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Forensic science: a vital role in criminal justice

Forensic science has and continues to play a vital role in the criminal justice system.

April 11, 2017  By Wade Knaap & Jessica Peikny

The first criminalistics laboratory in North America opened its doors in Montreal in 1914. The Laboratoire de recherches médico-légales was the vision and creation of Dr. Wilfrid Derome. Since its humble beginnings, forensic science has evolved into what is arguably the greatest investigative tool available to police, and ultimately a requirement for the criminal courts with many Trier of Facts being reluctant to register conviction without corroborative or supportive forensic evidence.

Forensic science is the application of science to a legal investigation (medicolegal). Advancements within the scientific community continue with new and emerging technologies being introduced at an accelerated rate. It is imperative that these novel techniques, equipment and methodologies are scrutinized or vetted prior to their acceptance within the criminal justice system. Permitting “junk science” to be tendered as evidence diminishes the integrity and importance of all forensic evidence, potentially weakening its significance or evidentiary value. It is therefore incumbent upon the legal system to ensure that scientific evidence meets a standard of excellence before it is introduced into a legal inquiry.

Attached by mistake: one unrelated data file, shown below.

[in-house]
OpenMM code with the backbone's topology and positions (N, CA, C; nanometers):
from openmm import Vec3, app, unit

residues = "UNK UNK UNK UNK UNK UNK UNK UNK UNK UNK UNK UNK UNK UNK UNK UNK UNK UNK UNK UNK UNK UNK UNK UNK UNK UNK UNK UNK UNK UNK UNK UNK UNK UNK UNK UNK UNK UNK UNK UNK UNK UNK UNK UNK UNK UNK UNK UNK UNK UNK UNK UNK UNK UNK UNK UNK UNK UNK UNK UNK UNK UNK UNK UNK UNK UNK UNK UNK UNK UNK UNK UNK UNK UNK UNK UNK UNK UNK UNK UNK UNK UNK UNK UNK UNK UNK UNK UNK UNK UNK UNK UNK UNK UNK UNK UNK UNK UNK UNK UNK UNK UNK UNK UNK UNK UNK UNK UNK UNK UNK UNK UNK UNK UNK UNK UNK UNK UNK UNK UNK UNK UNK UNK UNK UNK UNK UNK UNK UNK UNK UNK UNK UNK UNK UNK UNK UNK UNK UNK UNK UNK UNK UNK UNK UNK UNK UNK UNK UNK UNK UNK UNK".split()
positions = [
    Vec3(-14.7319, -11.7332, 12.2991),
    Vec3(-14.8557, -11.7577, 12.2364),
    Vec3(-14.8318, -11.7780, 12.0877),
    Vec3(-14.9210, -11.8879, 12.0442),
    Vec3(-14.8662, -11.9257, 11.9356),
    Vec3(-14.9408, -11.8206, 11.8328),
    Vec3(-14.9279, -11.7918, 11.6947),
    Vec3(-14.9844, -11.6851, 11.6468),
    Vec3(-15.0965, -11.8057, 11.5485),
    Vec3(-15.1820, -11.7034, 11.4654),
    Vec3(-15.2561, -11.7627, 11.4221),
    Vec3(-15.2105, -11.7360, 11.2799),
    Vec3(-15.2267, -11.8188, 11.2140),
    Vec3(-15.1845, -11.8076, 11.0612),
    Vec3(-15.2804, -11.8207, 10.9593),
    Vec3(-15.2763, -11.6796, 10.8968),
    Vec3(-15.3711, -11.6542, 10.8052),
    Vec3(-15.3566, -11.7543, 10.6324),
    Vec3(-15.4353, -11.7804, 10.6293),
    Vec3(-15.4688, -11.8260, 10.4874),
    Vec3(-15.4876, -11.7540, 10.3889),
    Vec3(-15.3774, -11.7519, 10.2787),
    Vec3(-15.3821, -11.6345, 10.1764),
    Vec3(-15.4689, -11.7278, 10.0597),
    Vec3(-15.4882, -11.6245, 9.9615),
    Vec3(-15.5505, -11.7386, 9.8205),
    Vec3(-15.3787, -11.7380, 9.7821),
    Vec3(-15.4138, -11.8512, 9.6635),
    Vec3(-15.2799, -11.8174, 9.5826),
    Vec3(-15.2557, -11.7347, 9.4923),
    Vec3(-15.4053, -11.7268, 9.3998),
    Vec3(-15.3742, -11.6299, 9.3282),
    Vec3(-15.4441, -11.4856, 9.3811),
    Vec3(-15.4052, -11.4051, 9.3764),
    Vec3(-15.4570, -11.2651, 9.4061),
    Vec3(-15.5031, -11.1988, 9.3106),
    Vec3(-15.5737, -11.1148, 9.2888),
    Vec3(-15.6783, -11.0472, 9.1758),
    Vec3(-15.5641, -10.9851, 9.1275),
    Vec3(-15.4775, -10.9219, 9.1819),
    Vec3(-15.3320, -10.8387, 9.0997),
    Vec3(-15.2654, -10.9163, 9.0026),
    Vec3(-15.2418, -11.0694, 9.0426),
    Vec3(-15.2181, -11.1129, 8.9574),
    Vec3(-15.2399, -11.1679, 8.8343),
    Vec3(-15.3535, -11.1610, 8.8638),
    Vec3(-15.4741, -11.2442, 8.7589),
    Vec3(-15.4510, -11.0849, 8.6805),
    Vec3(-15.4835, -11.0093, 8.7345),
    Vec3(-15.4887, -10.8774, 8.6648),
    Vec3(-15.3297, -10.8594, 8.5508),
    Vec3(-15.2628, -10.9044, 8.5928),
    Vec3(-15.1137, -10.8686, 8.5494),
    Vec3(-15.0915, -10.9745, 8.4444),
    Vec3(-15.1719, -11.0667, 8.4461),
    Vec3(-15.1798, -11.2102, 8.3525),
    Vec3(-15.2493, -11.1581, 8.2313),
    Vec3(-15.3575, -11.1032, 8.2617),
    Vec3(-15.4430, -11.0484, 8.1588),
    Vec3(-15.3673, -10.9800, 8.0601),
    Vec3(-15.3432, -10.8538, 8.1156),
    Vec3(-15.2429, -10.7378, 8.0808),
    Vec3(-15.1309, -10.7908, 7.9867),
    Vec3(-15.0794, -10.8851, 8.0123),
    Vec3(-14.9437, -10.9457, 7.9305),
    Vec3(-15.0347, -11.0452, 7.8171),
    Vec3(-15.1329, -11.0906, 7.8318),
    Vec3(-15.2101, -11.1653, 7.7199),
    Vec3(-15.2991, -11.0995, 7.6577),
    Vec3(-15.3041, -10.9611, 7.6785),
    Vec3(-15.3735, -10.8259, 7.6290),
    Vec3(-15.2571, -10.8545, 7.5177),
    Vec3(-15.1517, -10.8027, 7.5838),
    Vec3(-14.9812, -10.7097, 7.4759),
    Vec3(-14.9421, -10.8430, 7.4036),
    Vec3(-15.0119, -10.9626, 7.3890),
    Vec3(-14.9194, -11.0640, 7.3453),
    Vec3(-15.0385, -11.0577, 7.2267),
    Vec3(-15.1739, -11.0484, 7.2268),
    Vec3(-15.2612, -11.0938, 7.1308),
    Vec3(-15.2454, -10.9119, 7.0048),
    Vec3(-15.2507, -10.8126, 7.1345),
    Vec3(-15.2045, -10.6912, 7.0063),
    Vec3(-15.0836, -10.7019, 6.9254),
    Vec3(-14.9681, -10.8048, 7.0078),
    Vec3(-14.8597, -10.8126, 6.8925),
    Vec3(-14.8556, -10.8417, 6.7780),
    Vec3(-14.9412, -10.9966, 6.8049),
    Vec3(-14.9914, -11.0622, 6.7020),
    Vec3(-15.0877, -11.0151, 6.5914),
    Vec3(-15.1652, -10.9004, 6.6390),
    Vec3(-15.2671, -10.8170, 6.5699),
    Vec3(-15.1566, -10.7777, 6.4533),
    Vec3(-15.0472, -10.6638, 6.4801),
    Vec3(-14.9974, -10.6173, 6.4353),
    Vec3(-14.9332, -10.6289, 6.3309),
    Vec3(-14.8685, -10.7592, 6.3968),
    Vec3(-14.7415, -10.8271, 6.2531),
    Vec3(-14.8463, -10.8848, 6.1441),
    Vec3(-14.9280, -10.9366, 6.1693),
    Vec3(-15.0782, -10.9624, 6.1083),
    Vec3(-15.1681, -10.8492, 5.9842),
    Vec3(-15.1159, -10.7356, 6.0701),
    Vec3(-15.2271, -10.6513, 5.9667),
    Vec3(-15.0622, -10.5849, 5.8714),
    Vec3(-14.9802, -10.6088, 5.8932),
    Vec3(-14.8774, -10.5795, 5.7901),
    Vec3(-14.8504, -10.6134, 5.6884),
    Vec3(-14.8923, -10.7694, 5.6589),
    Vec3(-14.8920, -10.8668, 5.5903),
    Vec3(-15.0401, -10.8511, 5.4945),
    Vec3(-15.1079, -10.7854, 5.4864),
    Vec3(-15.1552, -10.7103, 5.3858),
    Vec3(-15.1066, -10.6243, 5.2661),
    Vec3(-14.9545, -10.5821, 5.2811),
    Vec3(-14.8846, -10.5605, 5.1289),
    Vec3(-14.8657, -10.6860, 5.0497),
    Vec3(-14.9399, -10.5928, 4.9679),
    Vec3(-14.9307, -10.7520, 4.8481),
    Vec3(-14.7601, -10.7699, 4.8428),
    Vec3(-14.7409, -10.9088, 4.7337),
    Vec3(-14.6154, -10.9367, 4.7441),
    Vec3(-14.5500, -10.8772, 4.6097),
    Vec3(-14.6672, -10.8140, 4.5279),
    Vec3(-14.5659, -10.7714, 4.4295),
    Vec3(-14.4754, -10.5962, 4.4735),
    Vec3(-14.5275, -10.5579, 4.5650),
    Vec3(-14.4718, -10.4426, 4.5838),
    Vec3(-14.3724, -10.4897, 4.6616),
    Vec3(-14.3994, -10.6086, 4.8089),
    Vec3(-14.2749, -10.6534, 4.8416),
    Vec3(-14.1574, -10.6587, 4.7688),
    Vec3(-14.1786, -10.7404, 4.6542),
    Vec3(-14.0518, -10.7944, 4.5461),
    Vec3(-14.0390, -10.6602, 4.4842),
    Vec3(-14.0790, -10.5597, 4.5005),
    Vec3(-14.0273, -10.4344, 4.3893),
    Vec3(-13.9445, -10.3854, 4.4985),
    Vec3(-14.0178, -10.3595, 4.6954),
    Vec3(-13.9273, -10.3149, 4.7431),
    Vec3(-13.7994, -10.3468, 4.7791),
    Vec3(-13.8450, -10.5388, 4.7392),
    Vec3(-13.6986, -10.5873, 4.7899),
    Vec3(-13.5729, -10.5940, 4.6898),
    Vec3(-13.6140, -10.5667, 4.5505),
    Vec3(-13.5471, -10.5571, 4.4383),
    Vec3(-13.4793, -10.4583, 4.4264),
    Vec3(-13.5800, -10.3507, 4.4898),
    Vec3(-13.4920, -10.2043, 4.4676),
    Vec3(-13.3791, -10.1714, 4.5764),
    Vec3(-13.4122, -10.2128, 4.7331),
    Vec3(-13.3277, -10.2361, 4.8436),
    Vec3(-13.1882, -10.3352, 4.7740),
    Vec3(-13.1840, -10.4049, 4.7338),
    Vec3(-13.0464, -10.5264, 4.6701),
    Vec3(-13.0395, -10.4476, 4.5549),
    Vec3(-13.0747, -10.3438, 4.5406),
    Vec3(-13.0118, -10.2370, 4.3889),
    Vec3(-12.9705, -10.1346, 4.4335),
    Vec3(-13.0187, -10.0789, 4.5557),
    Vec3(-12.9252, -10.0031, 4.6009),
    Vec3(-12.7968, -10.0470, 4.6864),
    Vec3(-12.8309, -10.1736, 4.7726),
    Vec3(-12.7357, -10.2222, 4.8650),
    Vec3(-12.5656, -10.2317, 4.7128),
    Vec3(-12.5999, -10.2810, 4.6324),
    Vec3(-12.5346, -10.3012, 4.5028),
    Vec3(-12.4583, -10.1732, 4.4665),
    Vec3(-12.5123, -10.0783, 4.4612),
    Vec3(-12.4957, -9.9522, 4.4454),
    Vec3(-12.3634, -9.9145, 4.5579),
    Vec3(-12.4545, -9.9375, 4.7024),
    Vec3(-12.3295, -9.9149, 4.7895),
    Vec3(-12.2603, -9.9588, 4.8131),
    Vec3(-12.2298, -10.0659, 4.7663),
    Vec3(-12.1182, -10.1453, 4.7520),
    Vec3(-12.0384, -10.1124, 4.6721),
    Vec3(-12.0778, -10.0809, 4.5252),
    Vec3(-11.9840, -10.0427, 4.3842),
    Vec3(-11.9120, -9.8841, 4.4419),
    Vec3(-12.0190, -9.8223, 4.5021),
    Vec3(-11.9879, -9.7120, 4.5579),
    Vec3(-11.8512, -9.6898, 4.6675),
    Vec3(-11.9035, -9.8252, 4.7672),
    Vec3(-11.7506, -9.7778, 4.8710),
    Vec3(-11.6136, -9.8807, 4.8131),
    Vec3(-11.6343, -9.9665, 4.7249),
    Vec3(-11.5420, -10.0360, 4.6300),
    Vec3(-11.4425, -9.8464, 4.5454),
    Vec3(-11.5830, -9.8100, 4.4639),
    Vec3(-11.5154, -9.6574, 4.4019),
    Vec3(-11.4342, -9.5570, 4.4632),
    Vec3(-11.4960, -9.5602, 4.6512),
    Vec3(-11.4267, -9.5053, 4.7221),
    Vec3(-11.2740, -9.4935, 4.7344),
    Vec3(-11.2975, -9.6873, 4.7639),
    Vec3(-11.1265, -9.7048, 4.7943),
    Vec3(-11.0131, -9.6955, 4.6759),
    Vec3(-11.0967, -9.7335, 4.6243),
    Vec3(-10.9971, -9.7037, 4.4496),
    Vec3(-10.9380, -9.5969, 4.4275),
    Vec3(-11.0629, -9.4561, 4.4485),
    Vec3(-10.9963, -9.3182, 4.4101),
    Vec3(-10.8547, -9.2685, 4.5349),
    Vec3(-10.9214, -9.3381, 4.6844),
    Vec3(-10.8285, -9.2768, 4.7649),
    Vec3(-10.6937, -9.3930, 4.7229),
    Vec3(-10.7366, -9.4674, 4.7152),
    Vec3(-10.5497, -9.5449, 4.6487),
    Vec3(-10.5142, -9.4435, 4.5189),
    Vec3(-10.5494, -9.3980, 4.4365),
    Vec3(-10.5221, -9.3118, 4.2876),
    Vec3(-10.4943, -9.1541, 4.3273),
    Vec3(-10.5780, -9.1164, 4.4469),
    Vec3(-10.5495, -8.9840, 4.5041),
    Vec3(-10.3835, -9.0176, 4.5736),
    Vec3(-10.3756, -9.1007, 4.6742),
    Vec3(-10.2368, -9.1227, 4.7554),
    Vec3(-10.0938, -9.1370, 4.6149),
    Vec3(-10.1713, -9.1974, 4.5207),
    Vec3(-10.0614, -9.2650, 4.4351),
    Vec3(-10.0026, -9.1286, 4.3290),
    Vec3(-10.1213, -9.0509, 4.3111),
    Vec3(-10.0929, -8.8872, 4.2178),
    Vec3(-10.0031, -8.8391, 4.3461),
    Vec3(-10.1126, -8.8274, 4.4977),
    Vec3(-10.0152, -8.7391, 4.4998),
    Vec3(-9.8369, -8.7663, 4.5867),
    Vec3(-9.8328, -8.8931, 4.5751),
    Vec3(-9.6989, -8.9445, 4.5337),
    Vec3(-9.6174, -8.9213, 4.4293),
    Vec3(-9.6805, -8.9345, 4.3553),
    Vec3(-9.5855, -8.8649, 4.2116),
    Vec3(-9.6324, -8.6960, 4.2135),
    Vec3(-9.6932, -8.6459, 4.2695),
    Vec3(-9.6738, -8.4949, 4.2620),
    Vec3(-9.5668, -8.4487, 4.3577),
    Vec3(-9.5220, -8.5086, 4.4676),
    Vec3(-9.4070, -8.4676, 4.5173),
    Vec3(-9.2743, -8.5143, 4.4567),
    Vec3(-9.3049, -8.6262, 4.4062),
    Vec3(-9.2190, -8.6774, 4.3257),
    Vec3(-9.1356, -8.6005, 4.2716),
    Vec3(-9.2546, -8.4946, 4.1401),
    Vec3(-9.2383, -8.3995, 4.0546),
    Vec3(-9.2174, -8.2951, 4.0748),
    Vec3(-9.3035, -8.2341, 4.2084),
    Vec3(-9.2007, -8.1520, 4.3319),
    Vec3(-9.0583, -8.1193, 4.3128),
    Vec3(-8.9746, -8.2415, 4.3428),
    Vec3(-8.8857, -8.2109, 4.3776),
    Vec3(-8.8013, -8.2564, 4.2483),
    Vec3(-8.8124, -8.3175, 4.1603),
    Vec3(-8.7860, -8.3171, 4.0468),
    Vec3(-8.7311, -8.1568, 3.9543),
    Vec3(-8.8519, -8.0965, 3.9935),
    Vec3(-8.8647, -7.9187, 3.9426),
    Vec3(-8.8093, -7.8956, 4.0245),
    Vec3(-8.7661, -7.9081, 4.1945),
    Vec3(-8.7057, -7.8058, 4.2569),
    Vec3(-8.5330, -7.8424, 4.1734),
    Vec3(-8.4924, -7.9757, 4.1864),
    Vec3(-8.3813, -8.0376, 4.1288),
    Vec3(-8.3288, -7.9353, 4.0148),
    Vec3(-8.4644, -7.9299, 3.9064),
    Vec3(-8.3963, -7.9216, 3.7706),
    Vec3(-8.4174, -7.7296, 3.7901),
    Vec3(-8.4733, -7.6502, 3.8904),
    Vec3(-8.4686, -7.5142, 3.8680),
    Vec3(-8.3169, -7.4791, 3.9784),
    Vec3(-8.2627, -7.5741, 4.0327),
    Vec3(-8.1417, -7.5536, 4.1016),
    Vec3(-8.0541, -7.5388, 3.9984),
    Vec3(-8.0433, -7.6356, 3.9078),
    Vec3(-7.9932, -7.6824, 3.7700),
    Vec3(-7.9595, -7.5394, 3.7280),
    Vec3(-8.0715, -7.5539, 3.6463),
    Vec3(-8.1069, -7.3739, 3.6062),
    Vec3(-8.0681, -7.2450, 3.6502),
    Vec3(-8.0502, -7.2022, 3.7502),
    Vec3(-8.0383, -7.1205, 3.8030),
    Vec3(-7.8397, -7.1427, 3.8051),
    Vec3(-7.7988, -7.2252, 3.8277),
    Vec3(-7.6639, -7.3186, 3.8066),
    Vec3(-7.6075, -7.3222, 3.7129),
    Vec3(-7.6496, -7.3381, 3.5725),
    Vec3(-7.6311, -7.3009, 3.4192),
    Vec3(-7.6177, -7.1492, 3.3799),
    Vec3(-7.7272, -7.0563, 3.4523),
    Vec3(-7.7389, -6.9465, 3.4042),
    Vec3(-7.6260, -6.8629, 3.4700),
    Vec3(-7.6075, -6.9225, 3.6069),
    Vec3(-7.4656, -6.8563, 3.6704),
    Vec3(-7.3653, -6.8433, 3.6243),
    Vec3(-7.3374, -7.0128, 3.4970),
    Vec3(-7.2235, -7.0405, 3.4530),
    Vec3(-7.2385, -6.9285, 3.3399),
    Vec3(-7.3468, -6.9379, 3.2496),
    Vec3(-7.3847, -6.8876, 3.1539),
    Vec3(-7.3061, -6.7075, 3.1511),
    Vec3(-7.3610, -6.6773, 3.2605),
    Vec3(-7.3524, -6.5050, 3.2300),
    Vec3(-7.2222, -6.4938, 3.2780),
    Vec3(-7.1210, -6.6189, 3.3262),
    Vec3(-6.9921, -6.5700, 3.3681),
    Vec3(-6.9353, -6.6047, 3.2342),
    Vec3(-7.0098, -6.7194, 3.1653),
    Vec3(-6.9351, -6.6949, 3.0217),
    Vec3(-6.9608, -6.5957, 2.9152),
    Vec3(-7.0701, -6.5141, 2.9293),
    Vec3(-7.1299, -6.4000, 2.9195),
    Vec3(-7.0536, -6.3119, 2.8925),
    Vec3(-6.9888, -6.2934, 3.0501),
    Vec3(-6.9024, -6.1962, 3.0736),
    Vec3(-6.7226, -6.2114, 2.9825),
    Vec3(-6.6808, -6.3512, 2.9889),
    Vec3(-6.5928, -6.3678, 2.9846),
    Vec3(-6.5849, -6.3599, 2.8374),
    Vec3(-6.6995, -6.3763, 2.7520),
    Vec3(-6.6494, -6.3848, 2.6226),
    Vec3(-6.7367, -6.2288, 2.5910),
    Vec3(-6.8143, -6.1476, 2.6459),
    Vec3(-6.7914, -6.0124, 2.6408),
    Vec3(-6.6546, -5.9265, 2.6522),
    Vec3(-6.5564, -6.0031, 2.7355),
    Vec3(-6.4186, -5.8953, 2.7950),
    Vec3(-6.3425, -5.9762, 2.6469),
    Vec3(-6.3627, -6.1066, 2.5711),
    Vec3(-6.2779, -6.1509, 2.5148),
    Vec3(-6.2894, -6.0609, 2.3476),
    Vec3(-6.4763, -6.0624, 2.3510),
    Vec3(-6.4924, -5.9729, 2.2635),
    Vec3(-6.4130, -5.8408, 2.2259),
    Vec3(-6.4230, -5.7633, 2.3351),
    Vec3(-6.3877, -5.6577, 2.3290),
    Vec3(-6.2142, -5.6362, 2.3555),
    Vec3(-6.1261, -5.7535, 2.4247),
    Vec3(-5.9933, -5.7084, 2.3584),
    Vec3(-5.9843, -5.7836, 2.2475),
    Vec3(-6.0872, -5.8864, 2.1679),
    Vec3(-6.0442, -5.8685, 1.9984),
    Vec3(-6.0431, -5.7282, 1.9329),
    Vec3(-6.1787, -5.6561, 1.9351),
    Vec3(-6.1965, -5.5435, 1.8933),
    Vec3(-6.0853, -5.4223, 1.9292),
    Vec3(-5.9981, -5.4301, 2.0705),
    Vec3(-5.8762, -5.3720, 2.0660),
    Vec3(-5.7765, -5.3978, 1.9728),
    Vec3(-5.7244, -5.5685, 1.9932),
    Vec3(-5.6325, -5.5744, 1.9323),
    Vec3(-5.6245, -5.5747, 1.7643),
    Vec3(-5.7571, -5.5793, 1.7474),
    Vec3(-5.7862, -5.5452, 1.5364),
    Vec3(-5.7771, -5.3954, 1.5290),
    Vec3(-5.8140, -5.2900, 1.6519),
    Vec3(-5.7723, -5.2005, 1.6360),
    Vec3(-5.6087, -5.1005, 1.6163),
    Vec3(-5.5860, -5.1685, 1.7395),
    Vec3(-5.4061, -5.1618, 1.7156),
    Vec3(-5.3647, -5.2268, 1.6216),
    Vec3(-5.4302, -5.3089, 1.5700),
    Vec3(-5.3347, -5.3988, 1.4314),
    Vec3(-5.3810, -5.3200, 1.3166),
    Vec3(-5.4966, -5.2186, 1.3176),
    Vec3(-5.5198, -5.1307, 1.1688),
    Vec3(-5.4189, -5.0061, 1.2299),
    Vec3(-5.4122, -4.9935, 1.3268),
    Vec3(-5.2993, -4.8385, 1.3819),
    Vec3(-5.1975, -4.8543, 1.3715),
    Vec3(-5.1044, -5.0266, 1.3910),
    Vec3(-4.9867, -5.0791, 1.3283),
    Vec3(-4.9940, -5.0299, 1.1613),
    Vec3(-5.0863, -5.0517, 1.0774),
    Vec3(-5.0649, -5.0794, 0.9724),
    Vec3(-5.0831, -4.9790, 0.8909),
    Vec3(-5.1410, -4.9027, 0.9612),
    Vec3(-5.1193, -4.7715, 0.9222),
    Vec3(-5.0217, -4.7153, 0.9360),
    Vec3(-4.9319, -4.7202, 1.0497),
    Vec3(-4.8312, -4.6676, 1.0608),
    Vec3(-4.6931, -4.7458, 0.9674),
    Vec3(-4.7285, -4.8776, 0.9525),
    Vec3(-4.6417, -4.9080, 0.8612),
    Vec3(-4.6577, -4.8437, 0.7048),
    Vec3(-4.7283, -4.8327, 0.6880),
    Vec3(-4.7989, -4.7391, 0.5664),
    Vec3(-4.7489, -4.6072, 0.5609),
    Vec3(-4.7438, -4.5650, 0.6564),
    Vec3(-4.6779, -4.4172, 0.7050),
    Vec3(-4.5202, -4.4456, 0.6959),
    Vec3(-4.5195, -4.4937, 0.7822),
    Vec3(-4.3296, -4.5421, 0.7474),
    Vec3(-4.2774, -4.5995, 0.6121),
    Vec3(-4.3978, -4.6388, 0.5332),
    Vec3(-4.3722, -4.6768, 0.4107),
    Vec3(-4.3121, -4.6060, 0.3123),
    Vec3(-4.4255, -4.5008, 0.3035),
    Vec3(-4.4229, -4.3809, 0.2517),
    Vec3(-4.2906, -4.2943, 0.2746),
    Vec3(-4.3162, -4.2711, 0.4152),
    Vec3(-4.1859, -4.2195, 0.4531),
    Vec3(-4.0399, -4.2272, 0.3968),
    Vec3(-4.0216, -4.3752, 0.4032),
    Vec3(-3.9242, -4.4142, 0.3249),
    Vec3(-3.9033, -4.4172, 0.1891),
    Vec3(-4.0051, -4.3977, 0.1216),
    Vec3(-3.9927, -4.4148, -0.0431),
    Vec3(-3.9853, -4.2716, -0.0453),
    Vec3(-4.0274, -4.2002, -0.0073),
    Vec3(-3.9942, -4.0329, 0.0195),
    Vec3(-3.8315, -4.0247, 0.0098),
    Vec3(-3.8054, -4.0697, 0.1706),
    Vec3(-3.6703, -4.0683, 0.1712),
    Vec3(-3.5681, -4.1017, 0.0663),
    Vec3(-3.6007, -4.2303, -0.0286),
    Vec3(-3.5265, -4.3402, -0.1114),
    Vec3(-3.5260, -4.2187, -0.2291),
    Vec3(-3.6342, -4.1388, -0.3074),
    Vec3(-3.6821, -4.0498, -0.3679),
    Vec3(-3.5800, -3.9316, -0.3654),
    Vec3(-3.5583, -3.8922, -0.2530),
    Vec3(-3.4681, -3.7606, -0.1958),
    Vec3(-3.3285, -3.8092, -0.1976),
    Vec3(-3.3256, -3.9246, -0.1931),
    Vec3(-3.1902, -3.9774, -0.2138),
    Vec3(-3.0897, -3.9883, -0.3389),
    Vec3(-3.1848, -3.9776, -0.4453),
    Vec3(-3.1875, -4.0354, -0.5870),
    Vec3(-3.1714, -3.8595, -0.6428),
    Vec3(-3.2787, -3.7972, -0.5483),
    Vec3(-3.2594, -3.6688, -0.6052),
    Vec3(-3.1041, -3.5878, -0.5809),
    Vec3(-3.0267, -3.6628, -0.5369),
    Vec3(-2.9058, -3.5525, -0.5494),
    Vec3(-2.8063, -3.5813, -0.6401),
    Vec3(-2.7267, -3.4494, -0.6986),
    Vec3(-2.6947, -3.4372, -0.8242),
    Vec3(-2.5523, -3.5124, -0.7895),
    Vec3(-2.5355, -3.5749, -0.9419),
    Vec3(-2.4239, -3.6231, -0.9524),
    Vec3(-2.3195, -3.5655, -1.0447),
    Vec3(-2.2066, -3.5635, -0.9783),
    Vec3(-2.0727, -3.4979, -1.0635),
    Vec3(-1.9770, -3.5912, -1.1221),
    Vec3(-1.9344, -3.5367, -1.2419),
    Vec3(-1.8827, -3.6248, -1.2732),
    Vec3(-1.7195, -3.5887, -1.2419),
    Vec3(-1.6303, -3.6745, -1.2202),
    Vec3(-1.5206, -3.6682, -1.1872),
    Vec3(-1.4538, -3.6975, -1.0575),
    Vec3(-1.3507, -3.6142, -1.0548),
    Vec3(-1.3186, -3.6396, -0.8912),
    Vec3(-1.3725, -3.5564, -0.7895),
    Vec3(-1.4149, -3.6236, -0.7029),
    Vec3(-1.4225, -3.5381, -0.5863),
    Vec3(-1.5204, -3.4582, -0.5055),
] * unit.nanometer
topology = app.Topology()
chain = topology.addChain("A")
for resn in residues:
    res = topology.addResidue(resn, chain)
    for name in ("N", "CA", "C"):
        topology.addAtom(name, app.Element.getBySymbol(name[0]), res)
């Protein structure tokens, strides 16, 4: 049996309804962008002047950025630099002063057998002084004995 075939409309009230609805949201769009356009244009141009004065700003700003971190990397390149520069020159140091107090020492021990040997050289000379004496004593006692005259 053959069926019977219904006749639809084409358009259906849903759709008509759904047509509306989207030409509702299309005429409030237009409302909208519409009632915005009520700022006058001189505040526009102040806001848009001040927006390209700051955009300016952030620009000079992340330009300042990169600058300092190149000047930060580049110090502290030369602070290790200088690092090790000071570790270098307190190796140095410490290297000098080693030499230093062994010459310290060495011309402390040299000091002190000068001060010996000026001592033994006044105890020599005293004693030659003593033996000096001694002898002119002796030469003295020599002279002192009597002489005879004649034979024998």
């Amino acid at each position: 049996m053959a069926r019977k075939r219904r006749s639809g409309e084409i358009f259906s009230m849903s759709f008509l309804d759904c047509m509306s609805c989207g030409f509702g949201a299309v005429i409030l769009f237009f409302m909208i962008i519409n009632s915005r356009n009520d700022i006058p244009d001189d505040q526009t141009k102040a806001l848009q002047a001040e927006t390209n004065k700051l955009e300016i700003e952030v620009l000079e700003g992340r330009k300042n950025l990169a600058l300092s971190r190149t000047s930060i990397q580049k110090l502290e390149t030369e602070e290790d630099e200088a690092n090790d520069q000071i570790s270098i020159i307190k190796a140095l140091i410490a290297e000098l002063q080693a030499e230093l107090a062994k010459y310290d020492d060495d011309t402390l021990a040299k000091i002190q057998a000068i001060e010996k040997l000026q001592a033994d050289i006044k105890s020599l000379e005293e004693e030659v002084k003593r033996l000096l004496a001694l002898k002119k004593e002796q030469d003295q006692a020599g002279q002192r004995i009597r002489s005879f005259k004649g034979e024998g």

In 2009, the National Academy of Science Report: “Strengthening Forensic Science in the United States: A Path Forward” was published. Often referred to as the NAS report, it examined the status of forensic science in the U.S., offering both positive and negative criticisms in an effort to improve the forensic science disciplines.

The NAS report concluded, “with the exception of nuclear DNA analysis … no forensic method has been rigorously shown to have the capacity to consistently, and with a high degree of certainty, demonstrate a connection between evidence and a specific individual or source.